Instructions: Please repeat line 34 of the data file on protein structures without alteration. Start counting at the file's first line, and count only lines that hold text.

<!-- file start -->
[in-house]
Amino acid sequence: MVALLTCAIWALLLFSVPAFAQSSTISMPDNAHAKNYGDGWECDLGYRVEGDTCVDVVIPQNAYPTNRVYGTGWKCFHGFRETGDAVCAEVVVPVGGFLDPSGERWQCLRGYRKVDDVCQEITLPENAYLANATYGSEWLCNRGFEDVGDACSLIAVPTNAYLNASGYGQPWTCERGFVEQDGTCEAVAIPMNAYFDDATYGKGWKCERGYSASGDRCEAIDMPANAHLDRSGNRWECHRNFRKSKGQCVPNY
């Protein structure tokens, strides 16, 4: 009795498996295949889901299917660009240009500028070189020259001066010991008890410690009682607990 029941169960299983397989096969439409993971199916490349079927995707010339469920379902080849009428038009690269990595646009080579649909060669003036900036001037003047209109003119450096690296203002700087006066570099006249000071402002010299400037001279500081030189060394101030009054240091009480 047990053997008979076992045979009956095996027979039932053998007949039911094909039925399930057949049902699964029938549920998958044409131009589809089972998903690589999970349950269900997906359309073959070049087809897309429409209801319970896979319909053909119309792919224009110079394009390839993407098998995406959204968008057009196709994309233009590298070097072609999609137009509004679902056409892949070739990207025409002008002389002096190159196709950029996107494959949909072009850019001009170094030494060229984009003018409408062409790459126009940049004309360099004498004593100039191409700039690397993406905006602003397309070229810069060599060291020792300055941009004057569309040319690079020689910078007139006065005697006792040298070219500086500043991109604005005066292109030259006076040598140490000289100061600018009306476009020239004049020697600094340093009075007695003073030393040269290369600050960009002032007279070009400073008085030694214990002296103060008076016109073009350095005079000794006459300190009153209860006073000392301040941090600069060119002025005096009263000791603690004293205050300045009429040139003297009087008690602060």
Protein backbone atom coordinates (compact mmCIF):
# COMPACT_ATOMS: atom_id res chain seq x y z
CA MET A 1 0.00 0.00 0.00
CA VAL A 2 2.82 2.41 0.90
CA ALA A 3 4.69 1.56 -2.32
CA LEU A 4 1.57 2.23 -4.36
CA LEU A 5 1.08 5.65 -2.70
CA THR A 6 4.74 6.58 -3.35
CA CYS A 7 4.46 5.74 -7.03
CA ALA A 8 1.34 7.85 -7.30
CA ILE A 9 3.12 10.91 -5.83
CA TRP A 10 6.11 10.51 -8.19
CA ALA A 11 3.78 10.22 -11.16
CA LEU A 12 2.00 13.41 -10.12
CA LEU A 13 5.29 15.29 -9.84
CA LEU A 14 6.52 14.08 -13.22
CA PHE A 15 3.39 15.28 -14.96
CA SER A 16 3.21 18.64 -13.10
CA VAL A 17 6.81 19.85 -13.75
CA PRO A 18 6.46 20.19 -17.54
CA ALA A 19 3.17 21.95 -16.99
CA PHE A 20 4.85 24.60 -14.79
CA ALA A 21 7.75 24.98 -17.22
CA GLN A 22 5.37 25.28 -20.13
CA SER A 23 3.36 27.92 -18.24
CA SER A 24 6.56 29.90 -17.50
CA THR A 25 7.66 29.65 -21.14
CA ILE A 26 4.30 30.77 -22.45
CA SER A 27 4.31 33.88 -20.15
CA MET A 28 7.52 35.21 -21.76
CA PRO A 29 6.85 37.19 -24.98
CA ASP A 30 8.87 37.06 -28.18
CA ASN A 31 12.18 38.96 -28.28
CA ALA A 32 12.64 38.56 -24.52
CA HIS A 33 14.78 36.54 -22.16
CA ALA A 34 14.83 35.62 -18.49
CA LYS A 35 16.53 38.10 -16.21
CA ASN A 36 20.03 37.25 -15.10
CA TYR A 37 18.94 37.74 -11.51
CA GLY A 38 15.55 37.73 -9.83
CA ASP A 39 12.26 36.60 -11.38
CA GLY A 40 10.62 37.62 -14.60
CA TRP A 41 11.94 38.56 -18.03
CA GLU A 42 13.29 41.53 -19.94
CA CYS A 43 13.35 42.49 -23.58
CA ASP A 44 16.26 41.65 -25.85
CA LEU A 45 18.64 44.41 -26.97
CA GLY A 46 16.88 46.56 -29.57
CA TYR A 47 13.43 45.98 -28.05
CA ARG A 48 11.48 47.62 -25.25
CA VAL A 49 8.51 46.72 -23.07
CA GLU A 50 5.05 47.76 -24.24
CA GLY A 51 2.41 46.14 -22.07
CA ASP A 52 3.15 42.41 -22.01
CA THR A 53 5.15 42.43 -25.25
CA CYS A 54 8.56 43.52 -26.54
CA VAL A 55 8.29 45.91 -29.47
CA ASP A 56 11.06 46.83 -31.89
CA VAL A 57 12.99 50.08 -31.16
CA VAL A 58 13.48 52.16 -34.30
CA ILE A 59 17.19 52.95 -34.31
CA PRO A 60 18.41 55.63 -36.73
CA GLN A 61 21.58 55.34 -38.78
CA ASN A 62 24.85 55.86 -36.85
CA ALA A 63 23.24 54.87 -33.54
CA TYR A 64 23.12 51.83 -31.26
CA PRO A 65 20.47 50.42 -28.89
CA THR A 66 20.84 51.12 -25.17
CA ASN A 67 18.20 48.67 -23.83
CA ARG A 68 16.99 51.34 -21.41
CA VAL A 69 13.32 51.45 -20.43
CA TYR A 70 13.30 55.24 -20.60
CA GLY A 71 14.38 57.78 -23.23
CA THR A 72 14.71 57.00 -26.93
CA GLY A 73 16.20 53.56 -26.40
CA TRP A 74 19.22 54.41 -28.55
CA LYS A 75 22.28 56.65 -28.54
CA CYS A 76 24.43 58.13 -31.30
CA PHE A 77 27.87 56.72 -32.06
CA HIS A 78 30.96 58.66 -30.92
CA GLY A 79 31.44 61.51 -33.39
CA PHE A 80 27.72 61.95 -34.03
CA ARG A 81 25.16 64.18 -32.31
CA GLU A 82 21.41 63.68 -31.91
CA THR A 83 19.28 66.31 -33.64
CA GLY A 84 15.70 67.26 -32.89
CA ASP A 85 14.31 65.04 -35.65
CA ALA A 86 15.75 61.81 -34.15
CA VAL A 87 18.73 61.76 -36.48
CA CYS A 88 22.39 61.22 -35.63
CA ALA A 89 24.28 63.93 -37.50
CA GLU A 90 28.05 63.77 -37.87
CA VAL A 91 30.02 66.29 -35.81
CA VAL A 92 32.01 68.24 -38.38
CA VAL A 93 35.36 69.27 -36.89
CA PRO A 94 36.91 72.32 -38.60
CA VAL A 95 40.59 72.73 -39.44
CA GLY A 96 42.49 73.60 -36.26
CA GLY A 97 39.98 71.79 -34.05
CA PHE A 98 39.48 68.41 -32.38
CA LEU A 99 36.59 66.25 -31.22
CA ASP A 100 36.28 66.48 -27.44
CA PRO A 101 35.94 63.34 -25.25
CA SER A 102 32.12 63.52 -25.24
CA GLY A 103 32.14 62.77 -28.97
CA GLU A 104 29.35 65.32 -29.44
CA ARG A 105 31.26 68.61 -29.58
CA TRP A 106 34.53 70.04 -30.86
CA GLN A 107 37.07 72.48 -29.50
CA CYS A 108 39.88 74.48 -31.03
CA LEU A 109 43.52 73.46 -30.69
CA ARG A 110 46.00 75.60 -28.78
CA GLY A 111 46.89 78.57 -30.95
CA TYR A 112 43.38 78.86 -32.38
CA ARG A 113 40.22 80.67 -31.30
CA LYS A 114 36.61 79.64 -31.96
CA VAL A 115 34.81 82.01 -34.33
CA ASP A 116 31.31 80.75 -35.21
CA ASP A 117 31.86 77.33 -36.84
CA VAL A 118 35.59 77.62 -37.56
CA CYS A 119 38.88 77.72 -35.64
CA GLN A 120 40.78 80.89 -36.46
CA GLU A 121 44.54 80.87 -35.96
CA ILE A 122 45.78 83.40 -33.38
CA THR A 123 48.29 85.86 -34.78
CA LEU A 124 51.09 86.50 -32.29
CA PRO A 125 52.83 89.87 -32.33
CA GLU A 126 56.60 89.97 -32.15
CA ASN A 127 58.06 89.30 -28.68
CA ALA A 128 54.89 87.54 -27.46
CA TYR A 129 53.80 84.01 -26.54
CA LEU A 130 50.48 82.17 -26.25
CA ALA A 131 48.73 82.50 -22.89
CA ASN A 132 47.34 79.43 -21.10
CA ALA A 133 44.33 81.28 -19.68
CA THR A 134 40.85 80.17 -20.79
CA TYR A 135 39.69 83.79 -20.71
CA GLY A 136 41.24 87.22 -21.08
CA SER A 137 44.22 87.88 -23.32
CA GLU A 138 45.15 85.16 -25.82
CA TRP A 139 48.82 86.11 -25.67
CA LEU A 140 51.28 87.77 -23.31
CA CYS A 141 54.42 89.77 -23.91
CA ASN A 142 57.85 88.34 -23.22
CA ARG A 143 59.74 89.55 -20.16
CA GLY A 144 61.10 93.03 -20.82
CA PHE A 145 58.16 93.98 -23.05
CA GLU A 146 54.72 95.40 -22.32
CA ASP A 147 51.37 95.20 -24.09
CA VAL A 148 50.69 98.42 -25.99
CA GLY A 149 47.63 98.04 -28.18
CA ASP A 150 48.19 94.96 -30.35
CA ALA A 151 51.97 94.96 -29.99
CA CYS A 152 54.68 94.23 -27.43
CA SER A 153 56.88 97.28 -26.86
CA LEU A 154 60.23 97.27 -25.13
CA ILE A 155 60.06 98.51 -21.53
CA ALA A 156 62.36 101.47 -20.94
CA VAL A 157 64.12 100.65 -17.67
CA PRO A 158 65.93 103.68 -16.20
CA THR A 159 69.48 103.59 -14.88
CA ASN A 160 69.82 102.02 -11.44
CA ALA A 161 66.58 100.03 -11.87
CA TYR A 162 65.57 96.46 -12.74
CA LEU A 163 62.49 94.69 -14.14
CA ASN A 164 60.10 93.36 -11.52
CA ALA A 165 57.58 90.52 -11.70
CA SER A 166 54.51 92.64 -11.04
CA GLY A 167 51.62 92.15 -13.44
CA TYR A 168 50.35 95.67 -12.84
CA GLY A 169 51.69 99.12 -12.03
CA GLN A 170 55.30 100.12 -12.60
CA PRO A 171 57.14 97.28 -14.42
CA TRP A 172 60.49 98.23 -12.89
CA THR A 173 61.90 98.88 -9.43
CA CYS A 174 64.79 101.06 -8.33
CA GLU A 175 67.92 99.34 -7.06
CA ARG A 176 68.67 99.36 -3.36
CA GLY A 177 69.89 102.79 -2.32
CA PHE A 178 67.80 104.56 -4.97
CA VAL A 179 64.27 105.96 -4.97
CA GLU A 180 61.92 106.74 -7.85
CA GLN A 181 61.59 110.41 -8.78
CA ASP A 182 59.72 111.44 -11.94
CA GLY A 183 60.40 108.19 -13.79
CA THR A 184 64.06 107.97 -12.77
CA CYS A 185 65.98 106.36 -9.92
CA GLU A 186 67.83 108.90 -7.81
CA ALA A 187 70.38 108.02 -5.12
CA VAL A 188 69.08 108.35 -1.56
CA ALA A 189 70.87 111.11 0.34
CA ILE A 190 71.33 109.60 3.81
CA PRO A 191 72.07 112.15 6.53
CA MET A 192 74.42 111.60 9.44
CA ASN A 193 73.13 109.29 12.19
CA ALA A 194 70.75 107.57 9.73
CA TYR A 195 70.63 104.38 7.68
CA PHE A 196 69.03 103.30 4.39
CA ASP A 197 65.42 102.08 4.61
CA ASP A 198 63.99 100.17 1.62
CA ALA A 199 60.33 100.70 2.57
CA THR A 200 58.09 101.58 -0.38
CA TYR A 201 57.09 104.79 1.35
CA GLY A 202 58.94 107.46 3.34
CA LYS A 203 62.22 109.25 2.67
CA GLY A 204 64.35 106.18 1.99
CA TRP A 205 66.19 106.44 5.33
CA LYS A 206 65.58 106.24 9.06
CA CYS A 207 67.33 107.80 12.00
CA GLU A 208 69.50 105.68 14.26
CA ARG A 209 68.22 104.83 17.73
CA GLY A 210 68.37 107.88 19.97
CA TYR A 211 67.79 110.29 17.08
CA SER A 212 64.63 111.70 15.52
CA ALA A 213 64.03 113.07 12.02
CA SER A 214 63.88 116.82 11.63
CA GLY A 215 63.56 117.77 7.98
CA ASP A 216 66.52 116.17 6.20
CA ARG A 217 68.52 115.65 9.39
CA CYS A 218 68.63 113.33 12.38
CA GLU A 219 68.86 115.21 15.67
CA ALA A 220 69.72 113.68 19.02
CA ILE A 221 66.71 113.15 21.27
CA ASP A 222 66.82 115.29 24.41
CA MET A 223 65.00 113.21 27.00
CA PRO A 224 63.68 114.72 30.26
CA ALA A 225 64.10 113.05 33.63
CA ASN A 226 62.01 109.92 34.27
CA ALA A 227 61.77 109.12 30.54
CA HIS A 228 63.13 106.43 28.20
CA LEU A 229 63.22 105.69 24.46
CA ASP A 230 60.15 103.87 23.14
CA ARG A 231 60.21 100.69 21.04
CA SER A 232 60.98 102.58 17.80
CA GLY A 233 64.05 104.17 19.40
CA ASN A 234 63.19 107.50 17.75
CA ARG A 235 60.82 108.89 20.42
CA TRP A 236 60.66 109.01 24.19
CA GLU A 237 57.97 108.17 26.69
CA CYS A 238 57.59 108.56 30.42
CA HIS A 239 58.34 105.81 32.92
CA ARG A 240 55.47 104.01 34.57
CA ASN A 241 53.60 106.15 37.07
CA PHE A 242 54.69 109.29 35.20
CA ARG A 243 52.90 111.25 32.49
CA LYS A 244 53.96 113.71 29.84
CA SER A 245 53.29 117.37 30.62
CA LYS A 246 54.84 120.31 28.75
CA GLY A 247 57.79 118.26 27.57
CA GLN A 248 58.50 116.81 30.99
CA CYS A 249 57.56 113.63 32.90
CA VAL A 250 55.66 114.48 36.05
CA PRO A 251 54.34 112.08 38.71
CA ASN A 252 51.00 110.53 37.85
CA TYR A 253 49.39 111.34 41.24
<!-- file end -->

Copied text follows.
CA PRO A 29 6.85 37.19 -24.98